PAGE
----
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05.23.2014
In Detail> 58 Kent Street
Scott Henson Architect preserves the marks of time on an industrial facade in Greenpoint, Brooklyn.
J.M. Kucy / JMK-gallery.com

Scott Henson Architect, Ole Sondresen Architect

The old brick warehouse at 58 Kent in Greenpoint, Brooklyn, has had a storied life. Part of the Landmarks Preservation Commission’s Eberhard Faber Pencil Company Historic District, the address is actually composed of the facades of three buildings constructed in stages during the late-19th and early-20th centuries. The western portion is part of an 1860 Italianate factory building designed by Philemon Tillion. Faber purchased it in 1872 when he moved his pencil-making operation from lower Manhattan across the East River. The tycoon commissioned Brooklyn architect Theobald Engelhardt to design the central section, a Renaissance Revival composition of brick dentil courses and corbelling, bluestone watertables, and cast iron and radiating brick lintels. The eastern section is in the German Romanesque Revival style, with projecting brick header arches at the windows, iron shutter hinges, and cast iron door lintels. The central and eastern sections have pediments featuring the Faber Pencil Company logo. In the mid-1980s the building’s upper stories and interiors were demolished, leaving only the Frankenstein-like collection of street and rear facades.

 

In 2011, an Internet company purchased the property for its headquarters. The company leadership liked the dilapidated look of the old edifice and accordingly hired local architect Scott Henson to find out if it would be possible to preserve the facade as-is—including the mish-mash of mortar types, anachronistic masonry repairs, broken bricks, and layers of graffiti—while making sure it was watertight and structurally sound. “Everyone agreed that we were not going to take it back to its original condition,” said Henson. “It was important that we preserve the various changes that had happened over the years. That’s kind of atypical in the field of historic preservation.”

   
 

While another architect, Ole Sondresen, designed the overall project, Henson worked with historic preservation consultant Cas Stachelberg of Higgins Quasebarth & Partners to conduct a detailed survey of every brick and mortar joint in the facades. Once the survey was completed, he brought on Ken Follett of Quality Restoration Works to analyze and research the various mortar types in the existing building so that they could be replicated as closely as possible. Contractor Urban DC was then brought on to undertake the uncommon task of figuring out what exact parts of the street facade really needed repair, and which could be left alone.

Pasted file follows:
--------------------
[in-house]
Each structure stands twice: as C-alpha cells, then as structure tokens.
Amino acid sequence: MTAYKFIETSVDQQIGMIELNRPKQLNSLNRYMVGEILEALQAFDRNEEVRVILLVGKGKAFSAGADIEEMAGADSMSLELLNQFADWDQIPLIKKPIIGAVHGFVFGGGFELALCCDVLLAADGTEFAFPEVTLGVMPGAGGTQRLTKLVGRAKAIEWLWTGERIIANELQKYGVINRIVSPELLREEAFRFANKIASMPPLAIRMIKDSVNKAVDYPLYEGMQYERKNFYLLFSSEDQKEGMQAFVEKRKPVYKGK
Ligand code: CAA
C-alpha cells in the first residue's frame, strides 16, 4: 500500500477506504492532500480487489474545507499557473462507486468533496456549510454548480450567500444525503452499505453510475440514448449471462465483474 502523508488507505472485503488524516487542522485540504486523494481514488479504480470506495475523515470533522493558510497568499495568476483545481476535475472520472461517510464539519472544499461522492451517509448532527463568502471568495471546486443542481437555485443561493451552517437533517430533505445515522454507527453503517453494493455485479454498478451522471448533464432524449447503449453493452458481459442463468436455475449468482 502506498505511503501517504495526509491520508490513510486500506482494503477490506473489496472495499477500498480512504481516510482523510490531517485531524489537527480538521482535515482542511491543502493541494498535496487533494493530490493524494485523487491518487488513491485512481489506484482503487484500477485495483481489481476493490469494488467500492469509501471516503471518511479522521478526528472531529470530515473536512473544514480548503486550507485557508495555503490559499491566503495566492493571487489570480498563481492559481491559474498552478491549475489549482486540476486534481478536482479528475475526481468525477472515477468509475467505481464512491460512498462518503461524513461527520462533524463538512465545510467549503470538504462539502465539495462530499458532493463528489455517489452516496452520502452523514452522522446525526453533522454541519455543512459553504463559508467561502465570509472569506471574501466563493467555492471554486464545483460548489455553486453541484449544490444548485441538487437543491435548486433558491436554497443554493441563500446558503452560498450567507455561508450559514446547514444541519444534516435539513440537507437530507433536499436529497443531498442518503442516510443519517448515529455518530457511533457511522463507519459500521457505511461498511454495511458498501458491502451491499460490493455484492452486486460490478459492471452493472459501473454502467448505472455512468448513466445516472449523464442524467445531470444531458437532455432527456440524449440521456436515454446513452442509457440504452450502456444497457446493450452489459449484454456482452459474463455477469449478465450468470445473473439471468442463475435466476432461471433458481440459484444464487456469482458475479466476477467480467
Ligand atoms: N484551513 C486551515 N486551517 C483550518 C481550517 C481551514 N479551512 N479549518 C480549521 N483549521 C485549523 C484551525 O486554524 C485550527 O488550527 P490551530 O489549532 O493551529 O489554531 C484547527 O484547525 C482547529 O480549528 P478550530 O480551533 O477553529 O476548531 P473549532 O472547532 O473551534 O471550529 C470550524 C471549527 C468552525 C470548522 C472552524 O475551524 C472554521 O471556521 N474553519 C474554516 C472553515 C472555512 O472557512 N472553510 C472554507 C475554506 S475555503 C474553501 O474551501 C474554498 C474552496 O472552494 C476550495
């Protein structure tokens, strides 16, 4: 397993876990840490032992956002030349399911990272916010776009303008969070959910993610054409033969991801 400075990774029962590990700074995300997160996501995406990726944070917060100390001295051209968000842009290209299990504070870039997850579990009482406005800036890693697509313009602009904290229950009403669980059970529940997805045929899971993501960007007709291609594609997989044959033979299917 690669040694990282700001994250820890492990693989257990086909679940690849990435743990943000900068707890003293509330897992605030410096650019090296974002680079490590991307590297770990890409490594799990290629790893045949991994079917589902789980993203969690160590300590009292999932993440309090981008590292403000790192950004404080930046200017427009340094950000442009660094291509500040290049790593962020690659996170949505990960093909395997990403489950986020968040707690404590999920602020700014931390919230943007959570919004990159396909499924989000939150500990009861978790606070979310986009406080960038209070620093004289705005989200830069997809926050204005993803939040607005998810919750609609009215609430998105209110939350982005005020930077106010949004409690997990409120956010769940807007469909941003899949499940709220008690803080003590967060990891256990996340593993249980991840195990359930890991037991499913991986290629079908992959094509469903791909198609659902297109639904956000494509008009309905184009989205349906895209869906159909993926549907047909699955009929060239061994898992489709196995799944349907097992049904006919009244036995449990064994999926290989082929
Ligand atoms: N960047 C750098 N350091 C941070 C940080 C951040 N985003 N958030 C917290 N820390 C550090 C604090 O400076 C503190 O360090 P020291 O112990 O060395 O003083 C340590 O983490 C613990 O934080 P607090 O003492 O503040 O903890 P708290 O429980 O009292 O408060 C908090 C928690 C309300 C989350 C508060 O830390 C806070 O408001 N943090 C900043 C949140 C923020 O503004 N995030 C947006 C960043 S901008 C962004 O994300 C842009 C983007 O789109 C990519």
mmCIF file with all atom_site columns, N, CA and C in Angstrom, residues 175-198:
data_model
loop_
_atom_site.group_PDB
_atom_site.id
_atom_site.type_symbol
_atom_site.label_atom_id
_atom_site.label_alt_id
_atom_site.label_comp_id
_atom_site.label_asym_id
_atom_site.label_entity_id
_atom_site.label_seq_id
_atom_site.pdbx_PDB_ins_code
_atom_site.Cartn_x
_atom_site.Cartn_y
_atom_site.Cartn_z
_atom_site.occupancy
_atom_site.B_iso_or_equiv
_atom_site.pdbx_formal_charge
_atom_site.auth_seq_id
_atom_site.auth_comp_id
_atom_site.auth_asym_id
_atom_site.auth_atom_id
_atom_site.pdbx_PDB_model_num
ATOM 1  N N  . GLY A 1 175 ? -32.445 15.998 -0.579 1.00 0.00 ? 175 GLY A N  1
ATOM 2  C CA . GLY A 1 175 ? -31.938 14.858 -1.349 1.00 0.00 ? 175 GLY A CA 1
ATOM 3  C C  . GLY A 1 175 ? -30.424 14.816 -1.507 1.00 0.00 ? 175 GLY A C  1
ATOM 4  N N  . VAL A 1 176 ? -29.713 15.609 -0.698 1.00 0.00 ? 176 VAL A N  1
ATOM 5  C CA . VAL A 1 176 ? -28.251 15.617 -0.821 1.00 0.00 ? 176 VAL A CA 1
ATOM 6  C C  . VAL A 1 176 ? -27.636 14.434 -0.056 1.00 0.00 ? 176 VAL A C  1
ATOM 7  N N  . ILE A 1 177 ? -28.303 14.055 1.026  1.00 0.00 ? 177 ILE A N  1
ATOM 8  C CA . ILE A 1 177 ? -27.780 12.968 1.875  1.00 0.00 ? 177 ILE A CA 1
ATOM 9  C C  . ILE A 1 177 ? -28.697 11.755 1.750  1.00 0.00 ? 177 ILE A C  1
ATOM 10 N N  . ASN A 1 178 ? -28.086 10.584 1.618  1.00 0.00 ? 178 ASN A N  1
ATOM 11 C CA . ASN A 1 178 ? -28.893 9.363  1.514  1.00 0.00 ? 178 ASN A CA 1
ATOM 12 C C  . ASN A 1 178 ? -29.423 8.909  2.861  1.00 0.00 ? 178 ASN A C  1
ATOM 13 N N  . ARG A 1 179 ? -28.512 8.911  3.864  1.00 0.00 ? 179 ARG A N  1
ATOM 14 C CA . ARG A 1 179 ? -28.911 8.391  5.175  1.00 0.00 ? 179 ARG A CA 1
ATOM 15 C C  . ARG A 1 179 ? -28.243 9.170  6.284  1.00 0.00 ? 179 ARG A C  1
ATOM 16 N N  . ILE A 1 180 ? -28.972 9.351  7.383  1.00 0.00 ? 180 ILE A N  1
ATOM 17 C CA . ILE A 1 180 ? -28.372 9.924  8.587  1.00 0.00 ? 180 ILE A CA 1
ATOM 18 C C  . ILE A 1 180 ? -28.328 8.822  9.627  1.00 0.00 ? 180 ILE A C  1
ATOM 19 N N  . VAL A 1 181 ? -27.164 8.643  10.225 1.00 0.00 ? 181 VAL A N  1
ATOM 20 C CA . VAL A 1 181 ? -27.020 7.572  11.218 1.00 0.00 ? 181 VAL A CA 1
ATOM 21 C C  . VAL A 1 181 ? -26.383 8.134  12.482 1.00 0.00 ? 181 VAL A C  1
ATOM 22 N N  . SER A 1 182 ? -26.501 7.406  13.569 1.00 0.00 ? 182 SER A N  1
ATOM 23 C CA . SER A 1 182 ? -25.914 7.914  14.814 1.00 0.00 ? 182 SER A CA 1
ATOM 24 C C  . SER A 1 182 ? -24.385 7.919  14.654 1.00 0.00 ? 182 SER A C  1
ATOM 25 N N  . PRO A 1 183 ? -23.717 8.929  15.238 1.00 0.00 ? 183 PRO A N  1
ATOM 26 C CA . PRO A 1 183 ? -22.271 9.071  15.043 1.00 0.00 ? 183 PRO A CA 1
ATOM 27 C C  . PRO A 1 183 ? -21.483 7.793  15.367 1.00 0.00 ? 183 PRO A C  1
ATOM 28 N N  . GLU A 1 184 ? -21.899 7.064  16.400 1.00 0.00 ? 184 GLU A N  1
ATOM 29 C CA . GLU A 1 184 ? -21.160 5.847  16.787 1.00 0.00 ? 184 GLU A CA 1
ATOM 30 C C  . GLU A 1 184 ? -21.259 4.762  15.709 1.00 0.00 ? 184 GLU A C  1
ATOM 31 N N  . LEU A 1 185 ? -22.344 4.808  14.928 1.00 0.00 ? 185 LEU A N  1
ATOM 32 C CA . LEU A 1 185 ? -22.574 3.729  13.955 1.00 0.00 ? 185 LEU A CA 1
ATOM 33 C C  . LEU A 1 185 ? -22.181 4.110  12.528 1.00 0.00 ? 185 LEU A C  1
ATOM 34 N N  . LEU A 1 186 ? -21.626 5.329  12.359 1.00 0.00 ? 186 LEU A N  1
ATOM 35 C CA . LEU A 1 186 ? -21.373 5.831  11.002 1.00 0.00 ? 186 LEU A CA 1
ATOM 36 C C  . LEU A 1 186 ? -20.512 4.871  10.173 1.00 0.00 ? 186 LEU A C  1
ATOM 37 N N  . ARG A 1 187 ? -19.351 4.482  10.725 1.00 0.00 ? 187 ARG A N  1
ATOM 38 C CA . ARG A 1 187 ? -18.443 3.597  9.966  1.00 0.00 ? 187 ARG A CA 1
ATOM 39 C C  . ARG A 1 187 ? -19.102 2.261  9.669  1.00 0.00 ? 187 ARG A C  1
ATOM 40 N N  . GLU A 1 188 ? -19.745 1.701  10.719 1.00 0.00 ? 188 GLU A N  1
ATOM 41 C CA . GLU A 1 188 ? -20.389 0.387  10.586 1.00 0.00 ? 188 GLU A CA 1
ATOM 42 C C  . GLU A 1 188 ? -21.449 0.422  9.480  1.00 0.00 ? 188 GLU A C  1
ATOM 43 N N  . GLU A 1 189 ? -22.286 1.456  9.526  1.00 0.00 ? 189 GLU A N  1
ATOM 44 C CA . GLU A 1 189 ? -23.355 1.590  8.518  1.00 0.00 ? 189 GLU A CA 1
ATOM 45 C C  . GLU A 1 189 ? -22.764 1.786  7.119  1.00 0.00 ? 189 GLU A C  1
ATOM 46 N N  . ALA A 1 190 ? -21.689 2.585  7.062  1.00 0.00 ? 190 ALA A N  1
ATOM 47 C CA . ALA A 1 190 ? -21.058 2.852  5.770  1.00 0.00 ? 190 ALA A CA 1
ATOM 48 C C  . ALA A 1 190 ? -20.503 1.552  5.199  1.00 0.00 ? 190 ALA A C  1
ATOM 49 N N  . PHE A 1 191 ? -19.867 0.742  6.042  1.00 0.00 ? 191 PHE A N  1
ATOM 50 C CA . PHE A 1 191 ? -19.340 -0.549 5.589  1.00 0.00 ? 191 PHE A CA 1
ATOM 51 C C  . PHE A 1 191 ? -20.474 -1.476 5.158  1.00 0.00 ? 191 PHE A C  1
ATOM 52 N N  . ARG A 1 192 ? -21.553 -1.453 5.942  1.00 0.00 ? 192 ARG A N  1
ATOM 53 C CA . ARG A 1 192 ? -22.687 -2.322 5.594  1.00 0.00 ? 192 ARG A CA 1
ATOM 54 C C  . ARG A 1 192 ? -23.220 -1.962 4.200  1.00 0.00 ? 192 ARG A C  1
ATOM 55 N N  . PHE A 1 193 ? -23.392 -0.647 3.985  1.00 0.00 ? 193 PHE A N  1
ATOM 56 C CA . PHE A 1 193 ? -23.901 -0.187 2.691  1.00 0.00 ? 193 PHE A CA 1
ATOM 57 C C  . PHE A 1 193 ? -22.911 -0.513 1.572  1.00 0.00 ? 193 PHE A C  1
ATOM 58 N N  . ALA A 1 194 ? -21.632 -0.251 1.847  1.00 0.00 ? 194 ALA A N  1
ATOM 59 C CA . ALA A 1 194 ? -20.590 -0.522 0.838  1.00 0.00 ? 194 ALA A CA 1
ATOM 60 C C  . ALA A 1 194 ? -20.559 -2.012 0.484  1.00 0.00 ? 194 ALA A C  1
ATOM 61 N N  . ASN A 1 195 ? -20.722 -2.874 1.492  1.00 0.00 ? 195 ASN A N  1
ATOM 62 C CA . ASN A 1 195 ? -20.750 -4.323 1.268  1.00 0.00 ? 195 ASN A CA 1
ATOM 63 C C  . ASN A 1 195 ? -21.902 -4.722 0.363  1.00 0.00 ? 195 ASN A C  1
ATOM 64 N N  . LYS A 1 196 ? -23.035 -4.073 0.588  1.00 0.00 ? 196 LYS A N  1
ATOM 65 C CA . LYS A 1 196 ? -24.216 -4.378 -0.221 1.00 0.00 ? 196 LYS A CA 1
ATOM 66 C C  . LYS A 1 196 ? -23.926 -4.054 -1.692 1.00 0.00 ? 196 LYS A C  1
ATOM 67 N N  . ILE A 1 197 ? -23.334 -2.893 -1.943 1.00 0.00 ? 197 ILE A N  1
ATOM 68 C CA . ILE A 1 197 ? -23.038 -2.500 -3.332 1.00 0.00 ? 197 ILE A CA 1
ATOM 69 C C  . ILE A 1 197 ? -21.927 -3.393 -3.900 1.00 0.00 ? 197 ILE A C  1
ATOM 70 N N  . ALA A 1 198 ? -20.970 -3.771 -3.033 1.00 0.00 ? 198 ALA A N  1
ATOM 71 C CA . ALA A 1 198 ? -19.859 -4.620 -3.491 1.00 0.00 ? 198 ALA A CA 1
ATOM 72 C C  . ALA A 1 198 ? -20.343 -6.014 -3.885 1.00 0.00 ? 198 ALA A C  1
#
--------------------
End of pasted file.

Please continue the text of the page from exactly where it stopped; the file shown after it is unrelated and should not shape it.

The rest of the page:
SOURCES:
Contractor
Urban DC
Heritage Masonry Expeditor
Quality Restoration Works
631-281-8726
Historic Preservation Consultant
Higgins Quasebarth & Partners

 

The team drew up a specific set of criteria for determining what parts of the wall required repair. All mortar joints that had deteriorated beyond 3/8-inch deep were cut and re-pointed using Follett’s mortar replicate of what existed in place, whether original or from a more recent patch job. Other areas of the facade were merely spot pointed, a technique used to repair minor holes and deterioration. Some areas of the wall at the base of the Engelhardt-designed addition were so deteriorated that more than 30 percent of the bricks had eroded. The team did not replace these bricks. It repointed them and applied new water-repellent coatings atop the spalled brick to replace the original baked face-finish. The graffiti-covered areas were cut and re-pointed where required, leaving the markings on the brick face, though without any attempt to recreate the paint on the fresh mortar joints. While this level of detail was applied to the street face, 100 percent of the rear was repointed as a money saving measure.

New windows were installed, replacing existing bricked-in openings. They are framed in Corten steel window boxes that float 1½-inches inside the historic apertures. Another piece of Corten steel juts out over the entrance, a minimal gesture of wayfinding that, along with the clearly contemporary glass insertions, serve as the only indication that this dilapidated piece of the Greenpoint urban fabric has entered 21st-century usage.

Aaron Seward